Omens and prophecy are everywhere in classical literature, as this selection from the work of Virgil shows.

In Book 2 of the Aeneid, the priest, Laocoon, foretells here all too correctly that misfortune will follow if the Trojans bring the wooden horse left by the Greeks into their city.

As Troy falls, Aeneas’s father, Anchises, at first prefers death to escape until omens from the Gods persuade him here that his descendants can be saved and achieve great things.

Thwarted by Aeneas and the Trojans, the leader of the monstrous Harpies predicts here that they will meet hardship so severe that they will gnaw their tables (fortunately the threat will turn out to be exaggerated).

The priest-King Helenus prophesies during Aeneas’s travels here that a white sow will show him the site of the future city of Alba that his son, Ascanius will found.

As Aeneas prepares for his journey to the underworld, the terrifying Cumaean Sibyl prophesies here that his path to settlement in Italy will lie through suffering and war.

As Aeneas arrives in Italy at last, his coming is heralded here by omens involving a swarm of bees and an alarming accident to Princess Lavinia as she sacrifices with the King, her father.

Finally, the prophecy here in one of Virgil’s Eclogues, or pastoral poems, of a birth heralding a future golden age, seen by later Christian ages as possibly foretelling the nativity of the Christ, may be a celebration of a great dynastic marriage.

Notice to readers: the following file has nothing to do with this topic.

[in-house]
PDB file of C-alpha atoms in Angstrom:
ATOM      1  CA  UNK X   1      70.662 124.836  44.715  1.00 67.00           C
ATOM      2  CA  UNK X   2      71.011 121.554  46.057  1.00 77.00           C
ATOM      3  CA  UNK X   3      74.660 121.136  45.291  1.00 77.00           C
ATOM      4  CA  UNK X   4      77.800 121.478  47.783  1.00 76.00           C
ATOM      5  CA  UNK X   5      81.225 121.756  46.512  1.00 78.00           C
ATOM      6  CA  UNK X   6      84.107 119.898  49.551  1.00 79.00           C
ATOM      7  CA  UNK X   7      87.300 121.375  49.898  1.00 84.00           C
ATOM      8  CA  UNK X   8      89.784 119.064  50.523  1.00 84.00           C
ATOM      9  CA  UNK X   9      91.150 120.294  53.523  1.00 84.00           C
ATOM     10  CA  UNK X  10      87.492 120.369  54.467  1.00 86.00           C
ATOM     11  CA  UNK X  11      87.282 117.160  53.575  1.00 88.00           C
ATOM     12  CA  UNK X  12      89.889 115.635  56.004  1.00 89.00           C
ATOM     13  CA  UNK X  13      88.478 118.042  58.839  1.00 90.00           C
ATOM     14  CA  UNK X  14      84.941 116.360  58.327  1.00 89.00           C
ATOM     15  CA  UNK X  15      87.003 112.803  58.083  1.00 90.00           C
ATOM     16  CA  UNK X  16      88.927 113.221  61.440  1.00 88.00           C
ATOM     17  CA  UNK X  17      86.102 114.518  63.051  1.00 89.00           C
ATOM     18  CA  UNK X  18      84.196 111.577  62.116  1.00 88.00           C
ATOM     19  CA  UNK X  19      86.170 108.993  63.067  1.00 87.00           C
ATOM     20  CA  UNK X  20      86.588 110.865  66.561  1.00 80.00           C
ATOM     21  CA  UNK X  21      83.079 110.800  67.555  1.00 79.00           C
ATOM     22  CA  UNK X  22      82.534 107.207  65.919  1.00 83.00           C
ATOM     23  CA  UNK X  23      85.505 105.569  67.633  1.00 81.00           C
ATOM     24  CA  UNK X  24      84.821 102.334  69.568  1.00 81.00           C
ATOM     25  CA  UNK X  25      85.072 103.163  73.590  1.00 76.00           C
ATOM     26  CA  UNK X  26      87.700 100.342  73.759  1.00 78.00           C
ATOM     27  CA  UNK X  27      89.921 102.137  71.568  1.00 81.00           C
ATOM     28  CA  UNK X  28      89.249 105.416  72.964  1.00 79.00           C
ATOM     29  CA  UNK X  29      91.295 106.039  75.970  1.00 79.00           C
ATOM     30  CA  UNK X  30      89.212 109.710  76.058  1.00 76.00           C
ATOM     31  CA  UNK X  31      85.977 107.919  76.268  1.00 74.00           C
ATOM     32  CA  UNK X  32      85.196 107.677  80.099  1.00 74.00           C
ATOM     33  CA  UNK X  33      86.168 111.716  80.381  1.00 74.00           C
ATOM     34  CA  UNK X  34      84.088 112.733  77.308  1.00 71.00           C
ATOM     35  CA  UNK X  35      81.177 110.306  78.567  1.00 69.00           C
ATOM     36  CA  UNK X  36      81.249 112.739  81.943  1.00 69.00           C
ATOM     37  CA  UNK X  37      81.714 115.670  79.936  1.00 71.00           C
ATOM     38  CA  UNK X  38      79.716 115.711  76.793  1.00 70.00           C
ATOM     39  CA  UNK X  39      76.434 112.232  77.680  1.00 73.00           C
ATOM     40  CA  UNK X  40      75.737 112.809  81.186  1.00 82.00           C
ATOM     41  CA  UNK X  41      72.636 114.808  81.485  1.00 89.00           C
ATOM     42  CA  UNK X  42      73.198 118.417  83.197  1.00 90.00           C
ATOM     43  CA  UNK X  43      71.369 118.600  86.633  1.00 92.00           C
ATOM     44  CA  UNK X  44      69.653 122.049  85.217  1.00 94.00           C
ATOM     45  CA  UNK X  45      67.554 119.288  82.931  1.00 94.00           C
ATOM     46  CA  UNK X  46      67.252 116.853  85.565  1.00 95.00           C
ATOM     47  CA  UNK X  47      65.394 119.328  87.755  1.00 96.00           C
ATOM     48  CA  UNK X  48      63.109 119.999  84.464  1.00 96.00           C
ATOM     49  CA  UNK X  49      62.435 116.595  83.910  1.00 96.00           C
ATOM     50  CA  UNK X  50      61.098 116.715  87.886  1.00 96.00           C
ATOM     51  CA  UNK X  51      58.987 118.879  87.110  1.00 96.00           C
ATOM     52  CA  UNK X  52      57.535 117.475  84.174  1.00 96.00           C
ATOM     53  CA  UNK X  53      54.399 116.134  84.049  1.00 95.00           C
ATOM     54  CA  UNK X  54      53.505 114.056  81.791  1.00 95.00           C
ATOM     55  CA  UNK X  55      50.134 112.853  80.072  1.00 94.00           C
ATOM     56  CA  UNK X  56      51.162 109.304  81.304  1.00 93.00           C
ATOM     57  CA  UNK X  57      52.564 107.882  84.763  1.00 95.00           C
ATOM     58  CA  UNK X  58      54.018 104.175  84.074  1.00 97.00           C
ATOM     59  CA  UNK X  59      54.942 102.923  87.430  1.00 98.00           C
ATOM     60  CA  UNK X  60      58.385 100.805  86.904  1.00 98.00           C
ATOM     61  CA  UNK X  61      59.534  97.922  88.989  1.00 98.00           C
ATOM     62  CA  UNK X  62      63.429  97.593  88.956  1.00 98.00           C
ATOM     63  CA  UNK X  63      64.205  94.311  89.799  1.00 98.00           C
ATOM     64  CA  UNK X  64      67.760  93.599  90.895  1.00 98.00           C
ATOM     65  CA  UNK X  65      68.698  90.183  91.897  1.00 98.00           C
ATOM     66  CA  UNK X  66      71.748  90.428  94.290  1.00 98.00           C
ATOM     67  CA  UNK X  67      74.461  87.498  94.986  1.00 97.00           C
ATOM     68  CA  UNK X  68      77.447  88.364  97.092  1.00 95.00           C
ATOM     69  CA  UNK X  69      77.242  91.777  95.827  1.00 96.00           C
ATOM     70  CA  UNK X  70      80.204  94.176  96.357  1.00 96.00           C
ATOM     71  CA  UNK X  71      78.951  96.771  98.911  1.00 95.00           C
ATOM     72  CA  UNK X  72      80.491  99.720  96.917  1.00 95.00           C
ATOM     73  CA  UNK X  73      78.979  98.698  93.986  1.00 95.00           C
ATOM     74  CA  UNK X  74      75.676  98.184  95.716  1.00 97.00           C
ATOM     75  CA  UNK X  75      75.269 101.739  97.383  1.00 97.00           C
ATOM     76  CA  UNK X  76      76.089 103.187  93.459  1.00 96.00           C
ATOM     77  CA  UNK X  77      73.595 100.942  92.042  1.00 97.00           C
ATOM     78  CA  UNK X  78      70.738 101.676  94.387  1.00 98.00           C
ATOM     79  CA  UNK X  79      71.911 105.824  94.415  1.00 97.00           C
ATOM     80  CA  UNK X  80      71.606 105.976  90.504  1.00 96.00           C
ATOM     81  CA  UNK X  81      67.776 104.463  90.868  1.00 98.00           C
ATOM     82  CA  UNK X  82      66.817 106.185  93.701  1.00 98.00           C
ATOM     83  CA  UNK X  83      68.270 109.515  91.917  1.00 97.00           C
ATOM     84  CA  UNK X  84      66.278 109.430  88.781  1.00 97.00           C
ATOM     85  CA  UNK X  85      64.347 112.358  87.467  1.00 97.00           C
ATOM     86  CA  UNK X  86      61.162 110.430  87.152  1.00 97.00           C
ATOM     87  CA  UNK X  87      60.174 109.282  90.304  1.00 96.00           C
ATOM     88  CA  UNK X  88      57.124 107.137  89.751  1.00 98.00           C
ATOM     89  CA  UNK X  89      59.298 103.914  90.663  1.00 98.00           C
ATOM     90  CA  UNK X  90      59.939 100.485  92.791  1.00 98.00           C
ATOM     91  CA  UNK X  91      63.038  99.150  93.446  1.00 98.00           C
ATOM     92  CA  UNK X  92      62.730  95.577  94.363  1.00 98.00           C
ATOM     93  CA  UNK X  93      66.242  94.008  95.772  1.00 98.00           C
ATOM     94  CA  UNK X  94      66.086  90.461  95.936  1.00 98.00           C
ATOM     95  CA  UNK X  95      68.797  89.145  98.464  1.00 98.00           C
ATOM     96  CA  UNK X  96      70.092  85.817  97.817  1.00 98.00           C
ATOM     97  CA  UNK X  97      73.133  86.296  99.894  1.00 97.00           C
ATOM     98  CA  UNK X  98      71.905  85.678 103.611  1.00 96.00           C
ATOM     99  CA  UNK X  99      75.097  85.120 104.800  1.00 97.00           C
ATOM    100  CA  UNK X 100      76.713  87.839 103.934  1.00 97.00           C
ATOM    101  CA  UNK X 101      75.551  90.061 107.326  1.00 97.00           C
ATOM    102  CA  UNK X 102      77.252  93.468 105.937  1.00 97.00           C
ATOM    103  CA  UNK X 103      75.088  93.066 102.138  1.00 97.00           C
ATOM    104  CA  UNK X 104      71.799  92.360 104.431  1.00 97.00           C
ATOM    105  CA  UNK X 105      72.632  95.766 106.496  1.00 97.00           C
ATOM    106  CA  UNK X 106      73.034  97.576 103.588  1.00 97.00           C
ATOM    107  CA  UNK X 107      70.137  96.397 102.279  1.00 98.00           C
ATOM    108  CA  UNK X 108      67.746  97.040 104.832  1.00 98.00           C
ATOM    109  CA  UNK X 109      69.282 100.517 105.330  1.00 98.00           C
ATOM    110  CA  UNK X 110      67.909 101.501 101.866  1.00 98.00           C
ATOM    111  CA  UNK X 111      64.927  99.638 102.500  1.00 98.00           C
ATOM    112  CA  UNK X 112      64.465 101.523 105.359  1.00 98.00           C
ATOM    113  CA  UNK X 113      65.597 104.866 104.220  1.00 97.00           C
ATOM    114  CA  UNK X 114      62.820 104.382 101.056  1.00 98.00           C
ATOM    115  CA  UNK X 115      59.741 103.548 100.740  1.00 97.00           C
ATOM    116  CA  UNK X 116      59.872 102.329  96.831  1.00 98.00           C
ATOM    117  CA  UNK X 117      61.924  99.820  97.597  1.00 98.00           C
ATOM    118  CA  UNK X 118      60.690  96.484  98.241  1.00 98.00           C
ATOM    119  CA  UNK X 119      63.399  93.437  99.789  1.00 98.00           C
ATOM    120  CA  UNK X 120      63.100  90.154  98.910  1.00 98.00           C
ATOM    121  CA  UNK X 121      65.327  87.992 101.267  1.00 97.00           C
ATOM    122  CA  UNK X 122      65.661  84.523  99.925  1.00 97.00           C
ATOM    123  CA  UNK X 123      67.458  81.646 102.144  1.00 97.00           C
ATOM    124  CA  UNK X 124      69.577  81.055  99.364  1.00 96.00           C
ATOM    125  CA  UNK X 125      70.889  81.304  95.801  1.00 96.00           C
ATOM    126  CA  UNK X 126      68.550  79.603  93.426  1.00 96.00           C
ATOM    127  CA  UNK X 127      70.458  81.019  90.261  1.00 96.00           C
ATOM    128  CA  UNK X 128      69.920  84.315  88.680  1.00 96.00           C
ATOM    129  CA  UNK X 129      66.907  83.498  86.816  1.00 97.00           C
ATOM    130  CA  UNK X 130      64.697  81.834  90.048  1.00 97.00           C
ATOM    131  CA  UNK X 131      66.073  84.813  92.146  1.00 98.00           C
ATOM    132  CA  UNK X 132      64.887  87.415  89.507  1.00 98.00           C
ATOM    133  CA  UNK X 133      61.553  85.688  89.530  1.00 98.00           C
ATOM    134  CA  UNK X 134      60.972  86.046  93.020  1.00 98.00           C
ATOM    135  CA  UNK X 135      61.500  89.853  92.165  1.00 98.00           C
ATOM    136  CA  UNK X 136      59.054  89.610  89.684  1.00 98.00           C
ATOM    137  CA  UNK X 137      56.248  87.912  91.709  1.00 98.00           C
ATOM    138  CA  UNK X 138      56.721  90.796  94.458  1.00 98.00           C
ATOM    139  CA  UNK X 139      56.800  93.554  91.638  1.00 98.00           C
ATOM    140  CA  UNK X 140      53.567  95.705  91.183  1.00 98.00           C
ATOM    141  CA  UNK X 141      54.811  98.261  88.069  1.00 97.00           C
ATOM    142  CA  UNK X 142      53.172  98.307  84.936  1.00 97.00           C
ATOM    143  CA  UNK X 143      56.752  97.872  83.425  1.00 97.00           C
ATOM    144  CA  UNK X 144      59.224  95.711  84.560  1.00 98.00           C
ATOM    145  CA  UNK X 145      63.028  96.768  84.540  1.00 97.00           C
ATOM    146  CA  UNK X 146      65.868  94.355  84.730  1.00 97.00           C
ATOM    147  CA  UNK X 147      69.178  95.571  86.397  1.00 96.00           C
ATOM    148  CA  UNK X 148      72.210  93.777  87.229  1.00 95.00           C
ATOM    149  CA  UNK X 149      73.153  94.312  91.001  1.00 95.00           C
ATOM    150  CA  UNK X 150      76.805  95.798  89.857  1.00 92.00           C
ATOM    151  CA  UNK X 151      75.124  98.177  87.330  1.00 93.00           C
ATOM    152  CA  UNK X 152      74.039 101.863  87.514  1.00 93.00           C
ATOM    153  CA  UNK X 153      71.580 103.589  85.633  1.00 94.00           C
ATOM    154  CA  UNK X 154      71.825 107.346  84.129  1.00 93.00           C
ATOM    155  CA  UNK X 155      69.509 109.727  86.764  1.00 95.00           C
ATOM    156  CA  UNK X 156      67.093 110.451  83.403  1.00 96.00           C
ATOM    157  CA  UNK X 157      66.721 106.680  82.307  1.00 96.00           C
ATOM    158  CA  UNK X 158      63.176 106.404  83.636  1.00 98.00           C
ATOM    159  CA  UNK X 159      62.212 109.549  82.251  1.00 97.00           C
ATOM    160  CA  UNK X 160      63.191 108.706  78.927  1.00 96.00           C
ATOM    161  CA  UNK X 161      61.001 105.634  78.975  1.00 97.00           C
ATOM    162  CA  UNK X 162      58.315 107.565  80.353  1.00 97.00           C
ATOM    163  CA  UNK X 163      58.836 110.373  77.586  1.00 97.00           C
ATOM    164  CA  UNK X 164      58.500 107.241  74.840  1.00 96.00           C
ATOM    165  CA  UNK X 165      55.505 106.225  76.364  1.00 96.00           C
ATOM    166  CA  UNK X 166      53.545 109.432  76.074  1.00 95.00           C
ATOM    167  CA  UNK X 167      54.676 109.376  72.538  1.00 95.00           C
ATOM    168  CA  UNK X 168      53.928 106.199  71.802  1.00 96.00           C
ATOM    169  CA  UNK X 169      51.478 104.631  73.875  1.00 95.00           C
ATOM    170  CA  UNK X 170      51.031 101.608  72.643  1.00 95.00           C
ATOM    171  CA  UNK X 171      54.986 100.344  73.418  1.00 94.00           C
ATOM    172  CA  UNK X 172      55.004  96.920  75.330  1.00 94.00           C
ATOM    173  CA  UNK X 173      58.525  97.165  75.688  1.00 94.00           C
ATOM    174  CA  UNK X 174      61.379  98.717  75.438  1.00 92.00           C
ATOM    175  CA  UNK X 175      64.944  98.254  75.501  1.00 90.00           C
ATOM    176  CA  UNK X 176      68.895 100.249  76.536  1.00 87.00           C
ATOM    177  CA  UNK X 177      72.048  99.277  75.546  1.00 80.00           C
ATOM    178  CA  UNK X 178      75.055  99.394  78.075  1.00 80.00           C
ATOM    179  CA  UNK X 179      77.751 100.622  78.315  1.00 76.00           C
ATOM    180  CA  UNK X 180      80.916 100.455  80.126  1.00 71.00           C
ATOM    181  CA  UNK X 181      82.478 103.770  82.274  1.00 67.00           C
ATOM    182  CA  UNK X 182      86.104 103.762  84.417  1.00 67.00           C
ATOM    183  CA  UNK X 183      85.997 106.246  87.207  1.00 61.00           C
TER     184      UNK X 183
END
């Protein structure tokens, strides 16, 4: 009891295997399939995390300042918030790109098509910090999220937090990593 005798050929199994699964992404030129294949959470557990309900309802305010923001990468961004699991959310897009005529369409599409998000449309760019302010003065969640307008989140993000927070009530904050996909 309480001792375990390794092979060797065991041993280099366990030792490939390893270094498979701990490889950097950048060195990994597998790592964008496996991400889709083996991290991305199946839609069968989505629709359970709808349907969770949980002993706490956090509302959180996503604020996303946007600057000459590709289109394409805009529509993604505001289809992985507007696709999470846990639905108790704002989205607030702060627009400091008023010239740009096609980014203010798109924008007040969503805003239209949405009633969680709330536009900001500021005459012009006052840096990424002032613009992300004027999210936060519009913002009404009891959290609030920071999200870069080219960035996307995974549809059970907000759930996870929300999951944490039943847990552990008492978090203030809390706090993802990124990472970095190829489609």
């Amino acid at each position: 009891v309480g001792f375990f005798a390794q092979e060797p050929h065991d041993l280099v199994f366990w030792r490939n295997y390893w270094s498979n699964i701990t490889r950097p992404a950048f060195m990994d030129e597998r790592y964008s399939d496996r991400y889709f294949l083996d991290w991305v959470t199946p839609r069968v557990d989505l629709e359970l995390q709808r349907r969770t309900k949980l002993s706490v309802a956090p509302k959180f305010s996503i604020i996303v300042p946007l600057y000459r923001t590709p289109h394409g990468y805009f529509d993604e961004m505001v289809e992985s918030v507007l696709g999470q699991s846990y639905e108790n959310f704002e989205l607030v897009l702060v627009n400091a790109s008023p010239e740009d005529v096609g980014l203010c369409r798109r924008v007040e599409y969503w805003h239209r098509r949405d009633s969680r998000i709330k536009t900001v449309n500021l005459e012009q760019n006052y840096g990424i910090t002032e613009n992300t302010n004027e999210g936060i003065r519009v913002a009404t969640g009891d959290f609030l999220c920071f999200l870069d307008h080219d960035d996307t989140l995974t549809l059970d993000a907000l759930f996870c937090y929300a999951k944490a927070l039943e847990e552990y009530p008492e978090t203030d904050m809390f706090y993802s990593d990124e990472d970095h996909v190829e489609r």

This selection introduces us to beasts and monsters, starting gently with the wolf that Horace met one day. He was clearly frightened, but with the benefit of nature documentaries we know that the wolf was probably more afraid of him.

Horace’s wolf

A wise Trojan priest pays a terrible price for warning the Trojans about the Trojan horse.

Laocoon

Troy is doomed to fall at the fateful moment when the horse enters the city.

The Trojan Horse

On their wanderings, Aeneas and his band encounter a flock of foul flying creatures.

The Harpies

On his journey to the underworld Aeneas sees Tisiphone, tormenter of the damned in Tartarus.

Tisiphone

The underworld again: this time the poet is Horace, and the visitor the God Bacchus. Fortunatey he is good with dogs, as he must pass the kennel of the fearsome three-headed guardian, Cerberus.

Cerberus

In the illustration, the sea-nymph Thetis is using her shape-changing gift to try to escape the hero Peleus: they became the parents of Achilles.

See the index to Latin selections on PantheonPoets.com here.